Connecticut - Clearing Many Convictions

Discussion in 'Marijuana Legalization' started by Storm Crow, Dec 7, 2022.

  1. A nice little early holiday present for a fair number of folks in Connecticut! :yay:

    Thousands of low-level marijuana possession convictions will be cleared for Connecticut residents

    HARTFORD, Conn. (WTNH) — Thousands of Connecticut residents will have their records fully or partially cleared of low-level marijuana possession convictions on Jan. 1, 2023, Gov. Ned Lamont (D-Conn.) announced Tuesday.

    According to the governor’s office, approximately 44,000 cases will be automatically fully or partially erased as part of the 2021 legislation signed into law to regulate the adult use of cannabis.

    Recreational marijuana is already legal in the state, and its first retail shop is expected to open by the end of this year or early next year.

    The governor’s office issued guidance on how people will receive erasure depending on when the conviction was imposed.

    • Convictions for violations of C.G.S. § 21a-279(c) for possession of under four ounces of a non-narcotic, non-hallucinogenic substance imposed between Jan. 1, 2000, and Sept. 30, 2015, will be automatically erased on Jan. 1, 2023. People included under this provision of the law need not do anything to make these convictions eligible for erasure.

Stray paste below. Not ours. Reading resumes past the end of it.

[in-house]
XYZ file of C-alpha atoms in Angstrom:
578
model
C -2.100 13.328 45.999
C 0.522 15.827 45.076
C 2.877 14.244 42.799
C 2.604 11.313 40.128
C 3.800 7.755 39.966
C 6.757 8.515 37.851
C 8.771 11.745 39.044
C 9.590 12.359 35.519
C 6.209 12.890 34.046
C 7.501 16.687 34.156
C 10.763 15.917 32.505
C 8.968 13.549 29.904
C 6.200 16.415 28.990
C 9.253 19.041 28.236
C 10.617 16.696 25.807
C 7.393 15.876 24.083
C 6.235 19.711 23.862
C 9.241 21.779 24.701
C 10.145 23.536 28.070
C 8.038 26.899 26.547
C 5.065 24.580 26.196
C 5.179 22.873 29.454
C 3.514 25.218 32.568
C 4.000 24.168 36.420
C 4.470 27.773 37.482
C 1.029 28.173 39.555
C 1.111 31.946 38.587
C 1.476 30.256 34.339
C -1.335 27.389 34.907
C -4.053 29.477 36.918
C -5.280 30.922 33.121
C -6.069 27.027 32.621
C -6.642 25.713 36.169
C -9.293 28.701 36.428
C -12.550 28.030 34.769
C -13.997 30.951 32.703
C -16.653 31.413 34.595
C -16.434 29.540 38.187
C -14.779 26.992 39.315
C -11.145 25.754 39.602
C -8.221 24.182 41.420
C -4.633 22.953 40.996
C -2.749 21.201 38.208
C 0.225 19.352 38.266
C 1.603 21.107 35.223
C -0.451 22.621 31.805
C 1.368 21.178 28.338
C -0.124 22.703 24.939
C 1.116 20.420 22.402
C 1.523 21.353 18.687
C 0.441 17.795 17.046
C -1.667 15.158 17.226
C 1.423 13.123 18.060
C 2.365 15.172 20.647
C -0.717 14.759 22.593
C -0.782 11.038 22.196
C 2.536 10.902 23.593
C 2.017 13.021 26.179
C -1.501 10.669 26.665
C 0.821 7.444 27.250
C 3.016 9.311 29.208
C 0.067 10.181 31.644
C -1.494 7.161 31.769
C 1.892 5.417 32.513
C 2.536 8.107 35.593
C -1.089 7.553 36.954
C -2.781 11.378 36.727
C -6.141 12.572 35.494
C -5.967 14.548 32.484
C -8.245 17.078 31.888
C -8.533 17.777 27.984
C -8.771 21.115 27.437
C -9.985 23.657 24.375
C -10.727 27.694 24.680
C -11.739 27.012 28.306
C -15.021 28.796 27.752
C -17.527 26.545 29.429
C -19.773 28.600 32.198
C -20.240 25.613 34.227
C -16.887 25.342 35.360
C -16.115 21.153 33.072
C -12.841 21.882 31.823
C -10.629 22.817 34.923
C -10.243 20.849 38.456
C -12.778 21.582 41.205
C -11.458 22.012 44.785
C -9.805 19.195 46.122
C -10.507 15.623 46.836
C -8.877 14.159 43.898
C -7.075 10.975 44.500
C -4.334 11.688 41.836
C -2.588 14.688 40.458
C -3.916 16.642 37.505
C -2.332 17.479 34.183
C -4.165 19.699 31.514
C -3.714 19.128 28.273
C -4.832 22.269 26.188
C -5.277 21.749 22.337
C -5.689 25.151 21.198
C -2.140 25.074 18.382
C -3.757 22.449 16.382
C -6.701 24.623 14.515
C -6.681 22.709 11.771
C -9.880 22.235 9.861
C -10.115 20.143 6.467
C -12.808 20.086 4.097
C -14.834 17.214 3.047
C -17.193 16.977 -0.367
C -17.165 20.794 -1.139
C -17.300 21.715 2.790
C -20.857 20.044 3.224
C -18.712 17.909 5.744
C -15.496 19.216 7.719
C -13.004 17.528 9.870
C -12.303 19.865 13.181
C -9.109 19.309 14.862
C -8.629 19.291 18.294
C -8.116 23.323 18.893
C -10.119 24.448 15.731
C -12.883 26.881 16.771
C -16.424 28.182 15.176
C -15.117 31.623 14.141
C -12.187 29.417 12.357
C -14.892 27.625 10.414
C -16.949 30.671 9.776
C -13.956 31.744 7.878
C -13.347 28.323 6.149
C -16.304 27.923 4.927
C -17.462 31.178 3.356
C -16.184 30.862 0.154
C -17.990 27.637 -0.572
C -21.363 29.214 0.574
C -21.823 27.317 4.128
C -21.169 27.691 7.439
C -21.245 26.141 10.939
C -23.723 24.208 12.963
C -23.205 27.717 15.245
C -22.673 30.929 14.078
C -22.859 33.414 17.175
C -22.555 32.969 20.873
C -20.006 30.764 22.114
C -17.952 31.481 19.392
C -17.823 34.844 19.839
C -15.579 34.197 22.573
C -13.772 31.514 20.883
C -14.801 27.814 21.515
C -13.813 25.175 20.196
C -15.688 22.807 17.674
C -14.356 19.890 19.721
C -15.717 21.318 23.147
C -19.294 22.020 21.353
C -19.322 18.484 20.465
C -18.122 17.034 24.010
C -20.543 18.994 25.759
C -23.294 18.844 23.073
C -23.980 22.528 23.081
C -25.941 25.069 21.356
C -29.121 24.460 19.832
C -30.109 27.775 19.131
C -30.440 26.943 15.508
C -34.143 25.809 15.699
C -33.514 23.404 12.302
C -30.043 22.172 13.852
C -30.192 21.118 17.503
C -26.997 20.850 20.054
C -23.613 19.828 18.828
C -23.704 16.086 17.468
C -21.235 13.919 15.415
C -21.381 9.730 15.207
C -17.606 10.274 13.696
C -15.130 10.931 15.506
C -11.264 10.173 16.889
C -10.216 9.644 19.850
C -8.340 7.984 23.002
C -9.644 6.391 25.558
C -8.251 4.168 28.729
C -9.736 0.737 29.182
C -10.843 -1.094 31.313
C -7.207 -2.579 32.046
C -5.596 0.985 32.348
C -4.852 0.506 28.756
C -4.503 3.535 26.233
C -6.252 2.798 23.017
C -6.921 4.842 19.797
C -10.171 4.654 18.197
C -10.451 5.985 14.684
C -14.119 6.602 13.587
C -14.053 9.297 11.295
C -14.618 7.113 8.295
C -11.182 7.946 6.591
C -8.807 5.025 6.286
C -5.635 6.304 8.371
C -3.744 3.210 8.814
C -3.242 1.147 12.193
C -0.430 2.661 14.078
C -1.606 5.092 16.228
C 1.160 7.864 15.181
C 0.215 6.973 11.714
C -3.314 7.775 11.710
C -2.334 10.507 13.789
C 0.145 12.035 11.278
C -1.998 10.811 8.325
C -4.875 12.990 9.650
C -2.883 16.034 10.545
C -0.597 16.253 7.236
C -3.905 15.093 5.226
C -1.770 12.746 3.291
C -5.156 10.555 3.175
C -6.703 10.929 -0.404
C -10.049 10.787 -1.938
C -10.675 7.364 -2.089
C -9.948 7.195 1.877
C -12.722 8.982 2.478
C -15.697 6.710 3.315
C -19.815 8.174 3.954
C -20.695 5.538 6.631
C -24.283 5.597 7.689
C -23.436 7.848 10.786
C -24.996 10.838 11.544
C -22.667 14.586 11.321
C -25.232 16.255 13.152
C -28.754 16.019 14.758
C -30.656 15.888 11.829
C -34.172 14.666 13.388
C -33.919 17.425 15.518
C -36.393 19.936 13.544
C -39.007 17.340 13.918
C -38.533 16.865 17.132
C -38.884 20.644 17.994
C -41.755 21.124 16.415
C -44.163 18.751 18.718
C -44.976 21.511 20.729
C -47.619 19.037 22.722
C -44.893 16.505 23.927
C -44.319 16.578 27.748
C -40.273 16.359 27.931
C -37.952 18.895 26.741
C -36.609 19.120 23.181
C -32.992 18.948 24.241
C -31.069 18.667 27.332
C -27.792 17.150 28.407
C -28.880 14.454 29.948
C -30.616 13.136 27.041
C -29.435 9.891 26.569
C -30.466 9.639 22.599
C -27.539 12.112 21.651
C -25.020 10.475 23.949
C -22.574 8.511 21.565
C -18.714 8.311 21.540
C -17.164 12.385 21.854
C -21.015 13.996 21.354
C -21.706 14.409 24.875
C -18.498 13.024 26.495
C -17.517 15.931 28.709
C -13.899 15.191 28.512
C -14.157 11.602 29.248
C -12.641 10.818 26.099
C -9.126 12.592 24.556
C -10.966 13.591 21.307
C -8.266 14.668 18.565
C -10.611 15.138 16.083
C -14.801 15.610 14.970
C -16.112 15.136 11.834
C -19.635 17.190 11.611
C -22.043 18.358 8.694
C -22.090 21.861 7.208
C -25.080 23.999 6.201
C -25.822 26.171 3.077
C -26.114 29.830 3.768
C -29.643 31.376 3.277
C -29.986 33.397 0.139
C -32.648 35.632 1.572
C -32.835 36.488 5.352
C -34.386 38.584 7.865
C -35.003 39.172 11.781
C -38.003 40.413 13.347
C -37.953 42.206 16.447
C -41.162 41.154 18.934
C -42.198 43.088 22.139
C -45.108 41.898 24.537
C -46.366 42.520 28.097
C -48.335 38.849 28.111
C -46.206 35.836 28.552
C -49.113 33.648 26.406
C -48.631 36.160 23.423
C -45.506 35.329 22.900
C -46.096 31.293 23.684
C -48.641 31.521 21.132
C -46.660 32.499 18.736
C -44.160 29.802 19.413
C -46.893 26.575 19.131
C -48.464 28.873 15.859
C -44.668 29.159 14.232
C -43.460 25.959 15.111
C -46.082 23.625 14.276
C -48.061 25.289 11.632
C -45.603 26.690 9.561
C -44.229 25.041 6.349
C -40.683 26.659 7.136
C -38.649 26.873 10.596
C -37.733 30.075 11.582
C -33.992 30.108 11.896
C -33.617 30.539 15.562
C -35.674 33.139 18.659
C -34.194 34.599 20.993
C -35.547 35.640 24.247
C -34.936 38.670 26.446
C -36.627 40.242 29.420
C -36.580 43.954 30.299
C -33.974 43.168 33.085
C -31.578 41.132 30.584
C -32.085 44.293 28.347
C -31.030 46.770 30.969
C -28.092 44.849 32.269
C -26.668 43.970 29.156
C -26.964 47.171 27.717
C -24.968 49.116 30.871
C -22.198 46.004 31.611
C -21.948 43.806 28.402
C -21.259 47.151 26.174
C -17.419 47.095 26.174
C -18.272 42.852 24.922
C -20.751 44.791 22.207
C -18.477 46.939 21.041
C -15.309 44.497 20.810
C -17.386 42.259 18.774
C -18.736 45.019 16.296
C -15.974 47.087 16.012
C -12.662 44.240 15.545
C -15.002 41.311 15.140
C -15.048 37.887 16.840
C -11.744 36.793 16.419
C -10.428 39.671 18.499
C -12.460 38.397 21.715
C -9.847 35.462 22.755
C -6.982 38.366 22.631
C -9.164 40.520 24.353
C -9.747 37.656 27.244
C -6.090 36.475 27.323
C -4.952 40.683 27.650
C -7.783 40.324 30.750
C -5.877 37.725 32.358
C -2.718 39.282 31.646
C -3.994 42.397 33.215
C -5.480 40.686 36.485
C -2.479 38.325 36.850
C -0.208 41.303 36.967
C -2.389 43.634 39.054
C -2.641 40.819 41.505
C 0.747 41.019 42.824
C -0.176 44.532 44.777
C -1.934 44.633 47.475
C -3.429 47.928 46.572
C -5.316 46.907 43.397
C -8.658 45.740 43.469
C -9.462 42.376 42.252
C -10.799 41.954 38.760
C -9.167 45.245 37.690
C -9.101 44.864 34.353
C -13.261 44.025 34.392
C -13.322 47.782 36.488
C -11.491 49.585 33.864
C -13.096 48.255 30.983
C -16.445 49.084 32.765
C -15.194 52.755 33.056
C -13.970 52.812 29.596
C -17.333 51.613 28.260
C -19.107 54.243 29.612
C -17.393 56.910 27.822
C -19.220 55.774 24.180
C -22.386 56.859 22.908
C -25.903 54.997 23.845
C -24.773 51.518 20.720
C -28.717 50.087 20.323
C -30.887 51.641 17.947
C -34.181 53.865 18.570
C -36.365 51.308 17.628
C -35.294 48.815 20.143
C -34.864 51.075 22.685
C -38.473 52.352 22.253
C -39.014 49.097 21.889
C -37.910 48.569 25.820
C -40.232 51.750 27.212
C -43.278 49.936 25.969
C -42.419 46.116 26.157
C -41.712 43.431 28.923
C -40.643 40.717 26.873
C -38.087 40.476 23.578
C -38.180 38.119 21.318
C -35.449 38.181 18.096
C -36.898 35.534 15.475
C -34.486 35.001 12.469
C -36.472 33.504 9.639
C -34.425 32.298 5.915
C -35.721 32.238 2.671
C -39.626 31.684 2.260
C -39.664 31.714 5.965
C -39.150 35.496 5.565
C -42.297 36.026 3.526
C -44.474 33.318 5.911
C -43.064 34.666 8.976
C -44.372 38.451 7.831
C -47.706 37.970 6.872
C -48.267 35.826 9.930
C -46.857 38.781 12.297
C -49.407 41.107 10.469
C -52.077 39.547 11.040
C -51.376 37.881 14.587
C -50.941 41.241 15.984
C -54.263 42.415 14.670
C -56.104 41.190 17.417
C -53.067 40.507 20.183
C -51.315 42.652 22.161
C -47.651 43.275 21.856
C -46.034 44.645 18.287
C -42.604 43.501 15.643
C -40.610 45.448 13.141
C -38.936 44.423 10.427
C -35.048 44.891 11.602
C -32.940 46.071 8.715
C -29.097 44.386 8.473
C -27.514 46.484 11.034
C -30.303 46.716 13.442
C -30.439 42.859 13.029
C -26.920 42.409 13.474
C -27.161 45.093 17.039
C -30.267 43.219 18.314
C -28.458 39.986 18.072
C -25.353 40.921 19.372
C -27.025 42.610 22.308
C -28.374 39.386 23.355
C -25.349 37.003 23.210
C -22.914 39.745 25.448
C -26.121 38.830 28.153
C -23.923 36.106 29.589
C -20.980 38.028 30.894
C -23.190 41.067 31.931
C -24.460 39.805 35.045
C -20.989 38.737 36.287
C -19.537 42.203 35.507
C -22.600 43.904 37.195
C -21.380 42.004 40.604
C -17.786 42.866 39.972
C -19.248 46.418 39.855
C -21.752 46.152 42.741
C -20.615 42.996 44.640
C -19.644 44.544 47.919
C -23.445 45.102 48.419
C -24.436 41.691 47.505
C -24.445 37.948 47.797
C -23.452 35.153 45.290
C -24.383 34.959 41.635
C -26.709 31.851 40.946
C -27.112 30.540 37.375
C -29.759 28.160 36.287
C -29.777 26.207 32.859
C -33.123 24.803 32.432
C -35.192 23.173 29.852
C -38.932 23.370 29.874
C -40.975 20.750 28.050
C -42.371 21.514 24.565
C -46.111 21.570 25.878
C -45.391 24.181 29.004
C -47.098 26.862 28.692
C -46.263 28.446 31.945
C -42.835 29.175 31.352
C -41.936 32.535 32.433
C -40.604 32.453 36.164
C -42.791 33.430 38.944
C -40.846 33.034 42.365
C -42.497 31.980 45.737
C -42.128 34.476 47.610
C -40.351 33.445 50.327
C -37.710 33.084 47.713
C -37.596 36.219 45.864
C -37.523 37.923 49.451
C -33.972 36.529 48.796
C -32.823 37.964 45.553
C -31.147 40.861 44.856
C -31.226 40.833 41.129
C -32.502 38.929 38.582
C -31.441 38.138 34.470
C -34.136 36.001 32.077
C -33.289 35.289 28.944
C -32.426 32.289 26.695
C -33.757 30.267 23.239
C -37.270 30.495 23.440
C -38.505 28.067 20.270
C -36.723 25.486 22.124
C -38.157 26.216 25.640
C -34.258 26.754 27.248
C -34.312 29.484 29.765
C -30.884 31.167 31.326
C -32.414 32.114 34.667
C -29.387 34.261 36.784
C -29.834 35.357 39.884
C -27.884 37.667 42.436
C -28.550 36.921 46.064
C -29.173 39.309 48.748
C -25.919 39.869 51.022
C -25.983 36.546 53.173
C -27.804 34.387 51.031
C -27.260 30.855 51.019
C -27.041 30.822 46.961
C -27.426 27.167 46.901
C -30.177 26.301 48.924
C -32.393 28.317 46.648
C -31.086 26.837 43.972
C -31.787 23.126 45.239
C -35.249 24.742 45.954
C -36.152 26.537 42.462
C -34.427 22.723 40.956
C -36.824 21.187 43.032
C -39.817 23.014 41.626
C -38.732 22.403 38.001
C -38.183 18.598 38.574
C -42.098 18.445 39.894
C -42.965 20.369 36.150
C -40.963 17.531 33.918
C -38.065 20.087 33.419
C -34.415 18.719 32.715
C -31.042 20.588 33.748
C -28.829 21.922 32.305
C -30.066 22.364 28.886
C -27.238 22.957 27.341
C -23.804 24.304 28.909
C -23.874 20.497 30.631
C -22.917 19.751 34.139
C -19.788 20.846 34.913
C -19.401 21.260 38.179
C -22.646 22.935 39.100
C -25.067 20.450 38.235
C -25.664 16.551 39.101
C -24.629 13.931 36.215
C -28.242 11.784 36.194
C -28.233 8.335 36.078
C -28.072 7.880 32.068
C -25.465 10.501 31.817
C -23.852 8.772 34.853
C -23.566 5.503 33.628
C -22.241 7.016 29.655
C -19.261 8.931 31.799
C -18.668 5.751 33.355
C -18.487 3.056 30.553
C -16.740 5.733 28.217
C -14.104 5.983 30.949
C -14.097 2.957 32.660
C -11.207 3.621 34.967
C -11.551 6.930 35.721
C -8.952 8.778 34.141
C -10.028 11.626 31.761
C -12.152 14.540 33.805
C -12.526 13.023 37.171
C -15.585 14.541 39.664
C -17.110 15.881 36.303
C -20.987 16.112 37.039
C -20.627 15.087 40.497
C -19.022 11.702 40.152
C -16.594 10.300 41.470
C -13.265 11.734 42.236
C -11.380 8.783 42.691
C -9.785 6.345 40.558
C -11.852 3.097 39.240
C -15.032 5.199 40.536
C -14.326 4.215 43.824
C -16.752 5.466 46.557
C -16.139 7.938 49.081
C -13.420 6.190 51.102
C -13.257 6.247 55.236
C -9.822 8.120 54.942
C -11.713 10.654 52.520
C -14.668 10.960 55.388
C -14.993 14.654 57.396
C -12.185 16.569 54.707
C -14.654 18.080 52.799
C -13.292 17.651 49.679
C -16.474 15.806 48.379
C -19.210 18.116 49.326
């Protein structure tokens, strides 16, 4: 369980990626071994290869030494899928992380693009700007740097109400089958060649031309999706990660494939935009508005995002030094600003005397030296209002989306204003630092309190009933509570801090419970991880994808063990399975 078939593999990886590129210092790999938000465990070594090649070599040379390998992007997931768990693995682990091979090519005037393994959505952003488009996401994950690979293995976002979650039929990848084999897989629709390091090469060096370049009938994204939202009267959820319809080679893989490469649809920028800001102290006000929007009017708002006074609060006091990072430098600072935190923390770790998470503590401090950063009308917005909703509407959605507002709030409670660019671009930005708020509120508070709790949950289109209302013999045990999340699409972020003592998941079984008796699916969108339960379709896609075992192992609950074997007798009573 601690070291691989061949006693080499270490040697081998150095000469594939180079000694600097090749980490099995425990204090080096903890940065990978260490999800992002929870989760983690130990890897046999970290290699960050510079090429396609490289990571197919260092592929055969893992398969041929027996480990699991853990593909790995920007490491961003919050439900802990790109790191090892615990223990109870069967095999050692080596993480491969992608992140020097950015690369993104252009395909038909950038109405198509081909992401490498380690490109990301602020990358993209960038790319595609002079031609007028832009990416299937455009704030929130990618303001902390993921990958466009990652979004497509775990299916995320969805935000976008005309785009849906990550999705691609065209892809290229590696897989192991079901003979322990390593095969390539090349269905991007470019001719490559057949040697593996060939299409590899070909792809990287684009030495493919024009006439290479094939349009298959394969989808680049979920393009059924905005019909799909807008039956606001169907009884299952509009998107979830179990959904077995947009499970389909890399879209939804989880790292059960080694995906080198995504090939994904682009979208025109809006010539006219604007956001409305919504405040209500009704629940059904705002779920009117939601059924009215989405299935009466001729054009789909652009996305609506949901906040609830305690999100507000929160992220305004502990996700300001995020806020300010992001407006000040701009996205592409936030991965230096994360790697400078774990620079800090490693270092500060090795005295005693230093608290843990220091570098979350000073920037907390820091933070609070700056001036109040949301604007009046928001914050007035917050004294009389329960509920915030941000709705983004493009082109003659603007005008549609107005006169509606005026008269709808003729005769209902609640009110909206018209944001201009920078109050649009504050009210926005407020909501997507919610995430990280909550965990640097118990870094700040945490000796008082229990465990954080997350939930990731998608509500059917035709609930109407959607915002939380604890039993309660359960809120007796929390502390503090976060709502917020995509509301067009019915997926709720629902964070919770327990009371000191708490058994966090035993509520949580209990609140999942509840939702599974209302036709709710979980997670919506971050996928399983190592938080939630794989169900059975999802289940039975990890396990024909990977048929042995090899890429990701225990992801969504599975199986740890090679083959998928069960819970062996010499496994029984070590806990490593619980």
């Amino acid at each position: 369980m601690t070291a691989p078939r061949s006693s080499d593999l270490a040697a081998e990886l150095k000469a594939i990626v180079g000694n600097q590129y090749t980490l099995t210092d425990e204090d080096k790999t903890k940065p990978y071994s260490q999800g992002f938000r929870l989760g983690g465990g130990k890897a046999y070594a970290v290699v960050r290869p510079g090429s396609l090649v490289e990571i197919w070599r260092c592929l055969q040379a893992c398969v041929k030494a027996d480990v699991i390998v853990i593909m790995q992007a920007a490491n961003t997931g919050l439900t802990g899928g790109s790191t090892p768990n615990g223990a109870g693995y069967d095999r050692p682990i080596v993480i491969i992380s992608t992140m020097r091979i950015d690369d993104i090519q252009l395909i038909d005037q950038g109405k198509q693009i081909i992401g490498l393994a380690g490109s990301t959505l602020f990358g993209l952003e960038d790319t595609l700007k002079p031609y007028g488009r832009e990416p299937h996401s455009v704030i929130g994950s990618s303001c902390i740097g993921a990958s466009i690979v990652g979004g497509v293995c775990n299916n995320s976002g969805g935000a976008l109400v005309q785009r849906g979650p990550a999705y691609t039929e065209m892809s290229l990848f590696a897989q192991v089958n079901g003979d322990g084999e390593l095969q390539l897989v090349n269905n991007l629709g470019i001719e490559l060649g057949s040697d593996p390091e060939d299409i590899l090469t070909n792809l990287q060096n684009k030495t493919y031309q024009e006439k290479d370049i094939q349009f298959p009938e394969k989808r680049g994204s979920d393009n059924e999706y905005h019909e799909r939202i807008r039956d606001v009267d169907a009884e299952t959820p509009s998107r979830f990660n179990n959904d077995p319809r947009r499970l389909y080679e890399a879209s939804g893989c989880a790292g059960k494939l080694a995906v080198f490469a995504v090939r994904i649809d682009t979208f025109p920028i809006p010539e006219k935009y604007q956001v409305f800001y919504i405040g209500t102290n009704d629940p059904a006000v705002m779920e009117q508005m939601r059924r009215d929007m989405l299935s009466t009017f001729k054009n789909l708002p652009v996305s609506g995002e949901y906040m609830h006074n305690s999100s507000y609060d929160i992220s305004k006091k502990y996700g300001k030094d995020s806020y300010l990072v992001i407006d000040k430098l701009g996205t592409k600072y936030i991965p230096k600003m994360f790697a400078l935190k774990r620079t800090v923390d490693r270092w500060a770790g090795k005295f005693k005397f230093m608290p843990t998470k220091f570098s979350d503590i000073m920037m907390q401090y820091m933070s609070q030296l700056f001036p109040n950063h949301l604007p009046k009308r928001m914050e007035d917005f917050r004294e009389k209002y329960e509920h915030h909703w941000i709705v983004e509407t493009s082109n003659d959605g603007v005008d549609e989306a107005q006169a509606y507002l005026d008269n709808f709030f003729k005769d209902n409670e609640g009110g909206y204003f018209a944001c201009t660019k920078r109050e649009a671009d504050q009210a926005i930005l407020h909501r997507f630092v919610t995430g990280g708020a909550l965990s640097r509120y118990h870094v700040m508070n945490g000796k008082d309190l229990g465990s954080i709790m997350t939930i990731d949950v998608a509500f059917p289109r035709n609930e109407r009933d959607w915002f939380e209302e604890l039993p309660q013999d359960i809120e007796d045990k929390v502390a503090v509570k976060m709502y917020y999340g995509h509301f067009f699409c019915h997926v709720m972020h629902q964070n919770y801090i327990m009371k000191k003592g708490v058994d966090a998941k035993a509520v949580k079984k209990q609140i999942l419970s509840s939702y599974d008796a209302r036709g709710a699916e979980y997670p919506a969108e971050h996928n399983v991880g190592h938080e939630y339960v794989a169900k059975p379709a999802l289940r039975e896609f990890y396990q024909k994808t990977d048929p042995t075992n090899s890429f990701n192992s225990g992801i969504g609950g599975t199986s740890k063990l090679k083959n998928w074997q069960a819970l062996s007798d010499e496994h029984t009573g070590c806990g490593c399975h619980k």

• Convictions for the following violations can be erased if one files a petition in Superior Court:
      • Convictions for violations of C.G.S. § 21a-279 for possession of less than or equal to four ounces of a cannabis-type substance imposed before Jan. 1, 2000, and between Oct. 1, 2015, and June 30, 2021.
      • Convictions for violations of C.G.S. § 21a-267(a) for possession with intent to use drug paraphernalia for cannabis imposed before July 1, 2021.
      • Convictions for violations of C.G.S. § 21a-277(b) imposed before July 1, 2021, for manufacturing, selling, possessing with intent to sell, or giving or administering to another person a cannabis-type substance and the amount involved was under four ounces or six plants grown inside a person’s home for personal use.

    Lamont said that residents whose records are erased would be able to tell employers, landlords, and schools that the conviction never occurred. (snipped)

    Granny :wave:
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